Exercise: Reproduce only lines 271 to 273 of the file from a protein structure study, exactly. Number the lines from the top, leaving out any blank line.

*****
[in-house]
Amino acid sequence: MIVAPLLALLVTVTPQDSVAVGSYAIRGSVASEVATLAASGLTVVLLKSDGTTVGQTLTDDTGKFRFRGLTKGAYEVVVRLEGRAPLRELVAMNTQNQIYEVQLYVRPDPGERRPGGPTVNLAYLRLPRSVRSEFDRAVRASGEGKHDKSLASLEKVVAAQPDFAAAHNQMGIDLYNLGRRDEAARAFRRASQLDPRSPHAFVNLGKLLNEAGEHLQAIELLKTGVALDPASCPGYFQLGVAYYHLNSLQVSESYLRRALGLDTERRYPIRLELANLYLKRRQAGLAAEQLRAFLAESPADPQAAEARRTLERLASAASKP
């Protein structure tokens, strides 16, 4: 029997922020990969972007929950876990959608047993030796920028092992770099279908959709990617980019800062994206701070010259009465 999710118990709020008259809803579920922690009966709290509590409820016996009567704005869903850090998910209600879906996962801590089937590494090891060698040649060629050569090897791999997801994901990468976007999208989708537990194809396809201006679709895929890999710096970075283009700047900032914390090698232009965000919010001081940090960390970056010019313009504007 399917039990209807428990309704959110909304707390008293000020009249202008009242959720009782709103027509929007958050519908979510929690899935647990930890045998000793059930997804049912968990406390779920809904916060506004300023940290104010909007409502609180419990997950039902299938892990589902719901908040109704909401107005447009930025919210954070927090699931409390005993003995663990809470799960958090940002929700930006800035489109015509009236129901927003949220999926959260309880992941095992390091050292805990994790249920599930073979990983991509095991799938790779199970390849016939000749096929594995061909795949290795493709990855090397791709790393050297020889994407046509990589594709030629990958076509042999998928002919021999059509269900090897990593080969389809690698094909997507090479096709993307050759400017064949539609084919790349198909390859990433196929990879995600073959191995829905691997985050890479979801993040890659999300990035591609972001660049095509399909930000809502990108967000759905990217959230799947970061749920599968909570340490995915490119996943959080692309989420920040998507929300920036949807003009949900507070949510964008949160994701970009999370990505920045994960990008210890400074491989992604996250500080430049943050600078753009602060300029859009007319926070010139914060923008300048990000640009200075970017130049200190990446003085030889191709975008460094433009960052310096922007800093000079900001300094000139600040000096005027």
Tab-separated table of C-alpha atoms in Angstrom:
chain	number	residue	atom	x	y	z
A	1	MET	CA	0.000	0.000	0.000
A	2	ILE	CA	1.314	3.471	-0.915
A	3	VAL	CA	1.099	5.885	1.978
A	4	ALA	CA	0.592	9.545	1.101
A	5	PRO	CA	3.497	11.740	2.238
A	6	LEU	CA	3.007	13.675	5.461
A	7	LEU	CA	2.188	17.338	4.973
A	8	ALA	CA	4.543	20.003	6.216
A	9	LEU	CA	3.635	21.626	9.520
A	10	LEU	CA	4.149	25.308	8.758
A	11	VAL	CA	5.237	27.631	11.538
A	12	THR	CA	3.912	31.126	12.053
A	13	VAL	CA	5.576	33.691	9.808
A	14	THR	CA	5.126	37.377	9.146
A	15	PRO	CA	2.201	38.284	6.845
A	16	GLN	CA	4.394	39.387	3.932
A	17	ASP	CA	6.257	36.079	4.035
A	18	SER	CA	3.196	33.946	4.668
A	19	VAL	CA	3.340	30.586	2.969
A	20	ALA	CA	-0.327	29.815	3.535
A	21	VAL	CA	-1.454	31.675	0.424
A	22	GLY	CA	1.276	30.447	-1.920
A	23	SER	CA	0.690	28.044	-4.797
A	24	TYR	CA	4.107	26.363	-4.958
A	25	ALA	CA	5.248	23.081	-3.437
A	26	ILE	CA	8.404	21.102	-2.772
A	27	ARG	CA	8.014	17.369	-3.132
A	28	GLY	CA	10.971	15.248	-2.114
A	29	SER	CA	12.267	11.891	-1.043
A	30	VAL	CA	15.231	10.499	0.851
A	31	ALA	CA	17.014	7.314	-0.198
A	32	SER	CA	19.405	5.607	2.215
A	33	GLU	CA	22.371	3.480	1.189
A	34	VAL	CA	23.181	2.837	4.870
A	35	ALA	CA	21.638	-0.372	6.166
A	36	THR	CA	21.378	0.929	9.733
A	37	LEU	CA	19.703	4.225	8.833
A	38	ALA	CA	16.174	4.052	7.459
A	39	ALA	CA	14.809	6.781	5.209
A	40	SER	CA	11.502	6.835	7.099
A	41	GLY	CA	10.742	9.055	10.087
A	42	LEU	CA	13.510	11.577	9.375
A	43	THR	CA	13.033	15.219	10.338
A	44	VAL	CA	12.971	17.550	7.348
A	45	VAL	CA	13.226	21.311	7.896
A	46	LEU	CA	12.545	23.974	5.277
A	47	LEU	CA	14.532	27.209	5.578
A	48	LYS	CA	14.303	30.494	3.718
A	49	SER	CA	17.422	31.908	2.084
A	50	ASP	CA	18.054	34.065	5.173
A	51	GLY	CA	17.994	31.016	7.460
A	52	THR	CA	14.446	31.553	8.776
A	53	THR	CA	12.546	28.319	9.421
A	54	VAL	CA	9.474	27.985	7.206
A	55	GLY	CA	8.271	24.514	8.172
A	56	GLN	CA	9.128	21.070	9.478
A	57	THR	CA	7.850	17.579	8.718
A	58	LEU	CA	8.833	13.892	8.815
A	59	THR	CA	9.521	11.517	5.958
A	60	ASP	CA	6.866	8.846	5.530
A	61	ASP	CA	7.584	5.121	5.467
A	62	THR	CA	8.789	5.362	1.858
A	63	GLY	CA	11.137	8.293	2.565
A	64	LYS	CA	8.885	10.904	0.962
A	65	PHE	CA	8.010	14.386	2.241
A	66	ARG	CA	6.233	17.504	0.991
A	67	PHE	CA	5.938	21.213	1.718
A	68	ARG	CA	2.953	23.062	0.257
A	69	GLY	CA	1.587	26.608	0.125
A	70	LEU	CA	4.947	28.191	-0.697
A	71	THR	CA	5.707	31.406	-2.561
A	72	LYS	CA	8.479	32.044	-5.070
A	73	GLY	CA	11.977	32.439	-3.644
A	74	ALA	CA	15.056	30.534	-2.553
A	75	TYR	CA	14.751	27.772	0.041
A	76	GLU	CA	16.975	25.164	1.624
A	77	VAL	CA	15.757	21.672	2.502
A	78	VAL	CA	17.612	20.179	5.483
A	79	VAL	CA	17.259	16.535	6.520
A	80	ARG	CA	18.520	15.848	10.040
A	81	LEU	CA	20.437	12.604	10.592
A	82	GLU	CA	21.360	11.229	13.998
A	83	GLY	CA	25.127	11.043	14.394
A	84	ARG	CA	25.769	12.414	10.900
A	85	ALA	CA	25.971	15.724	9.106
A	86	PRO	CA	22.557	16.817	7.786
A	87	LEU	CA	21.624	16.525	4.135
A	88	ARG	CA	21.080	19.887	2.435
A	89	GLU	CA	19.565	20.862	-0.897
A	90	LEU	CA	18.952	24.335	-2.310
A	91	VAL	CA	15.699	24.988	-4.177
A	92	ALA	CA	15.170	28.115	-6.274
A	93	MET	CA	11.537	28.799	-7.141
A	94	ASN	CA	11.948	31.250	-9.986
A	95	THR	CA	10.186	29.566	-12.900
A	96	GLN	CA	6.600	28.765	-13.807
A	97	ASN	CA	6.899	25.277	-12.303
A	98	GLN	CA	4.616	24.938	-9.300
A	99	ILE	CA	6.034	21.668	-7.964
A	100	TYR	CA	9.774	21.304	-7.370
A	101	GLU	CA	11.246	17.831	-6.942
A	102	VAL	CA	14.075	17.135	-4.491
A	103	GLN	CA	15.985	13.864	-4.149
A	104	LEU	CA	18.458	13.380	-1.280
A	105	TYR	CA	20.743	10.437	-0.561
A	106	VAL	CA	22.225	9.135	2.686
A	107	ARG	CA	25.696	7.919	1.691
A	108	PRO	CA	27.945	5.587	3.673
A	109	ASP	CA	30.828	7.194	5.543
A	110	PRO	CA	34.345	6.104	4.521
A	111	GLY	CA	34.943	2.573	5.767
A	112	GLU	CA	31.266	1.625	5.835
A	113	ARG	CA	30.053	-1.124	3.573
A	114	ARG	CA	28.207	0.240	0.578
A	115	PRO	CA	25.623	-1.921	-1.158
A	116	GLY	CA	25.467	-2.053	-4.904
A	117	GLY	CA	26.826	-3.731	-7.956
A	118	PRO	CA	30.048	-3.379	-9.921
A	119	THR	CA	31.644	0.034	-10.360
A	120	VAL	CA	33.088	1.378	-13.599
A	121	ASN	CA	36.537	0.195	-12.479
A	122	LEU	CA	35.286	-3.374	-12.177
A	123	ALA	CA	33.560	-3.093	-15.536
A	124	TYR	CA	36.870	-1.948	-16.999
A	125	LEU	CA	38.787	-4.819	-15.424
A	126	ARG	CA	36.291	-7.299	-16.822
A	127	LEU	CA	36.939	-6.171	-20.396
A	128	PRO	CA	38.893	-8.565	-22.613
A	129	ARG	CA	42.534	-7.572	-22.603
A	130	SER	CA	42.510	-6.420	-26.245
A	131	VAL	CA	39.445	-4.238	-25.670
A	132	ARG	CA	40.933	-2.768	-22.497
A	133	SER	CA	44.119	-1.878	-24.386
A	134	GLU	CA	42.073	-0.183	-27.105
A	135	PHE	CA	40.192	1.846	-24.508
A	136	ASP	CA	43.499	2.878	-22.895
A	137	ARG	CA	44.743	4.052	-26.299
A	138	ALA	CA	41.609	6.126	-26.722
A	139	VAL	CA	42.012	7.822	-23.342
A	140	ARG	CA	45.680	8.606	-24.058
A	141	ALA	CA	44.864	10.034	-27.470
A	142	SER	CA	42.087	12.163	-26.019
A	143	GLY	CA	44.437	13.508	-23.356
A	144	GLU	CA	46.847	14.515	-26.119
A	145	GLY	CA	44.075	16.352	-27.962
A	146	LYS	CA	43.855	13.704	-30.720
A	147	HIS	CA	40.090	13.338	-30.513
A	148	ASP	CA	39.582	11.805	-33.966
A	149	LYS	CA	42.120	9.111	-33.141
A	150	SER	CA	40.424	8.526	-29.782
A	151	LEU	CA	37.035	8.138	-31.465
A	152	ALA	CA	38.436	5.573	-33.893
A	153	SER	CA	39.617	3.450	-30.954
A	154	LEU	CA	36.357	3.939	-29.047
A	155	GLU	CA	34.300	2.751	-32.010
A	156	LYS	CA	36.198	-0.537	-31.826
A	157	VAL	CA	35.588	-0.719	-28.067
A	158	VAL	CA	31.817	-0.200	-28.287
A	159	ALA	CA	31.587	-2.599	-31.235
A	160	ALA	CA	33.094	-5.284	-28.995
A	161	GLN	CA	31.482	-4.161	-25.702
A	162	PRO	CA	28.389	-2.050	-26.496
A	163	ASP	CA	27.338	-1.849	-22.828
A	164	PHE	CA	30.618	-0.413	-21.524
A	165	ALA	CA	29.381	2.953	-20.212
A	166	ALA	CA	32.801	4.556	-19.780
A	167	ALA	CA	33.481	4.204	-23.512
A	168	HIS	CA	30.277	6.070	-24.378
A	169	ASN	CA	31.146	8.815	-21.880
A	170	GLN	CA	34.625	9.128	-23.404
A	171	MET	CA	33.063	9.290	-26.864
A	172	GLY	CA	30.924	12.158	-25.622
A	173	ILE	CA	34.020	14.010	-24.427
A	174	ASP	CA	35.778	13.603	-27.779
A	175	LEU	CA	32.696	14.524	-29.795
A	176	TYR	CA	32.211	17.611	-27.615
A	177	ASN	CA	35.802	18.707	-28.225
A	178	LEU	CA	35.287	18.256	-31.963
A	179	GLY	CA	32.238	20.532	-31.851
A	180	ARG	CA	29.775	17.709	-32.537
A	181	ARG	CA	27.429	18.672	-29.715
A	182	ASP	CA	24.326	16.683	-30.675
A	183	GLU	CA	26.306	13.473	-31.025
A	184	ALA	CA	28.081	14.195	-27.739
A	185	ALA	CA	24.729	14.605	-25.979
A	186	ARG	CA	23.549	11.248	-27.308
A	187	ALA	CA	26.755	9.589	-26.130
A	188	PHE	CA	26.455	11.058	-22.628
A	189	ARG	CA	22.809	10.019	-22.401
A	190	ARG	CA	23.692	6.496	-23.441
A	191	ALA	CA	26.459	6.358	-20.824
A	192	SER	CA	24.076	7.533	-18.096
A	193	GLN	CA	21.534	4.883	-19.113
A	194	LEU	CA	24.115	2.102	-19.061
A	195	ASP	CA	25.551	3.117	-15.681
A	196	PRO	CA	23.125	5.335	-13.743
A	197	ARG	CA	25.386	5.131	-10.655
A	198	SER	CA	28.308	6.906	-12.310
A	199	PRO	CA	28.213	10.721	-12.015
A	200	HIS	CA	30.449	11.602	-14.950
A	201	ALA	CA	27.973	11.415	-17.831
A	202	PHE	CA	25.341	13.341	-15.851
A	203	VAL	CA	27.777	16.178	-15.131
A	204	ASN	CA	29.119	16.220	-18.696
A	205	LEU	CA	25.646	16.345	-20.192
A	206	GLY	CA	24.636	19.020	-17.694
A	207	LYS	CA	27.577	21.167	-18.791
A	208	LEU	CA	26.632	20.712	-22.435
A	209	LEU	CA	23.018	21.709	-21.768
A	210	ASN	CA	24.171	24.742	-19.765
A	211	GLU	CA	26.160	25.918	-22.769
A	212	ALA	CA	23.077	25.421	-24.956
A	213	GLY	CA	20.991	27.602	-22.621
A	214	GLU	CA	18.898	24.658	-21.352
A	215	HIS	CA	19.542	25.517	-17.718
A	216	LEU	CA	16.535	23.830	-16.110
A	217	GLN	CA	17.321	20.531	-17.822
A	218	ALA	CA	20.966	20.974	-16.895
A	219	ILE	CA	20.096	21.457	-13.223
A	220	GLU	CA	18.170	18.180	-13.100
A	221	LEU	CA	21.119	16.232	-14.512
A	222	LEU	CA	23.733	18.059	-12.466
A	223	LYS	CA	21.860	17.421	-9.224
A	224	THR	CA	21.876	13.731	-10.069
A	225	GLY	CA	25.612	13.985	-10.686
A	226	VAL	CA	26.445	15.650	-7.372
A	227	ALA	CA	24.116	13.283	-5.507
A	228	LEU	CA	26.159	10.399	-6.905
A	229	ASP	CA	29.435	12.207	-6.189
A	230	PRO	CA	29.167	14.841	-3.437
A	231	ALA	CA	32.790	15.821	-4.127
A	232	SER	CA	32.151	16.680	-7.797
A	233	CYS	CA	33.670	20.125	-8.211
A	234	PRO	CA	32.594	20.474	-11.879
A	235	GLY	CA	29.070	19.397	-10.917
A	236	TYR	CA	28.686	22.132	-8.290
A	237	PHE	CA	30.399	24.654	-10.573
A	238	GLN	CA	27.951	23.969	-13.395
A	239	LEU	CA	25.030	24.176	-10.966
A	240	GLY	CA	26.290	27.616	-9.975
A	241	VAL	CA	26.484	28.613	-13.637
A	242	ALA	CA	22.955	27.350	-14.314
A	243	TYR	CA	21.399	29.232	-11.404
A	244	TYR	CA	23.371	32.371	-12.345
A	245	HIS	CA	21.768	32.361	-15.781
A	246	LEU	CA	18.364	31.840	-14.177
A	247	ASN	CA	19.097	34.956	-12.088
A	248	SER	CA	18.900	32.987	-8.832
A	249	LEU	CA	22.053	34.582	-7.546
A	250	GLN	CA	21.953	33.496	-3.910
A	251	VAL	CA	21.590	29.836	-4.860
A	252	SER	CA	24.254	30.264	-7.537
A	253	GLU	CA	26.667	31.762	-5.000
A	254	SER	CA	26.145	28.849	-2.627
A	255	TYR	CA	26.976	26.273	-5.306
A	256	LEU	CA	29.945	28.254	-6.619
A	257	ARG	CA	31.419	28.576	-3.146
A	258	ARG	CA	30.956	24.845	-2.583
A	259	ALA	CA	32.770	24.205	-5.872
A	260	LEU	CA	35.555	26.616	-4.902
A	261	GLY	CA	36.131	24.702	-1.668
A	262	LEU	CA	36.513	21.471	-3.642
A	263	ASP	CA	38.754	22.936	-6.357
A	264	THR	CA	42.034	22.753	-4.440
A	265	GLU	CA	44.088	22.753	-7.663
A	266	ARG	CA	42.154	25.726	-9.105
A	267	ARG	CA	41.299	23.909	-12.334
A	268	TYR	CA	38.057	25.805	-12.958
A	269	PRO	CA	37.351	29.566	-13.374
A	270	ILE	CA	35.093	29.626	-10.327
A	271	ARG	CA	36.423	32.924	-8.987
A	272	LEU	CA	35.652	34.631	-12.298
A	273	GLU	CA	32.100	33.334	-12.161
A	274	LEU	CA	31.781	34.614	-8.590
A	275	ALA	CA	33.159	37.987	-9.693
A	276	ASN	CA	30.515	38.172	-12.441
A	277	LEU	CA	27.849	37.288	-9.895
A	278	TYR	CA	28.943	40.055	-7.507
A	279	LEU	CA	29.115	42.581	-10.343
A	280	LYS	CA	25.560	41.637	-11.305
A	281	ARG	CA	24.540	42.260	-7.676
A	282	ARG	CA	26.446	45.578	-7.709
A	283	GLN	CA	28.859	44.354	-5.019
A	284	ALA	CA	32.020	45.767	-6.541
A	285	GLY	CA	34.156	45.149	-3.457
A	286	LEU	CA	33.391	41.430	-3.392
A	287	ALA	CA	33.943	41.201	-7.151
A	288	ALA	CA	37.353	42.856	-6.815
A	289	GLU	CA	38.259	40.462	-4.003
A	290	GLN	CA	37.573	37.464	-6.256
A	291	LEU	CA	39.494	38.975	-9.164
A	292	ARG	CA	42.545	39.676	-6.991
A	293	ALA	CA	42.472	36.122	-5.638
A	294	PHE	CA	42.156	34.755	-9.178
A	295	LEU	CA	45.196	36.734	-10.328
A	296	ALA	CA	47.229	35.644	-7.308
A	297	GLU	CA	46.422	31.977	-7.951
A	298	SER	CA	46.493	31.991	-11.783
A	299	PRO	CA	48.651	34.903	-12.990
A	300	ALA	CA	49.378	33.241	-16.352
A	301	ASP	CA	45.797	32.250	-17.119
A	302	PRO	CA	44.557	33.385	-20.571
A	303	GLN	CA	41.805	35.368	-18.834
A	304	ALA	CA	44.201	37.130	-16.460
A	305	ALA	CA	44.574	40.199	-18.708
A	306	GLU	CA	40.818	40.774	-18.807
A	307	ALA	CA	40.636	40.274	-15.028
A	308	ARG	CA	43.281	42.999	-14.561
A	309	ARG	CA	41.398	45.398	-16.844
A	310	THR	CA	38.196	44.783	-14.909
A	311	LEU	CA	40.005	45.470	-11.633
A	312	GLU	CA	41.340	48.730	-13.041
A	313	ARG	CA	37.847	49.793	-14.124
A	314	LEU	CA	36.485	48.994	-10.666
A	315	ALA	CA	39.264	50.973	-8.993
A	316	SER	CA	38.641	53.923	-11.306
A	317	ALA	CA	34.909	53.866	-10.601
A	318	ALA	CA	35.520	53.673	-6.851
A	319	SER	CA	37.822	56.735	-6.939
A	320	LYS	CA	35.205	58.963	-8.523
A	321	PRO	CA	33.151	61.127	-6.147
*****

A	266	ARG	CA	42.154	25.726	-9.105
A	267	ARG	CA	41.299	23.909	-12.334
A	268	TYR	CA	38.057	25.805	-12.958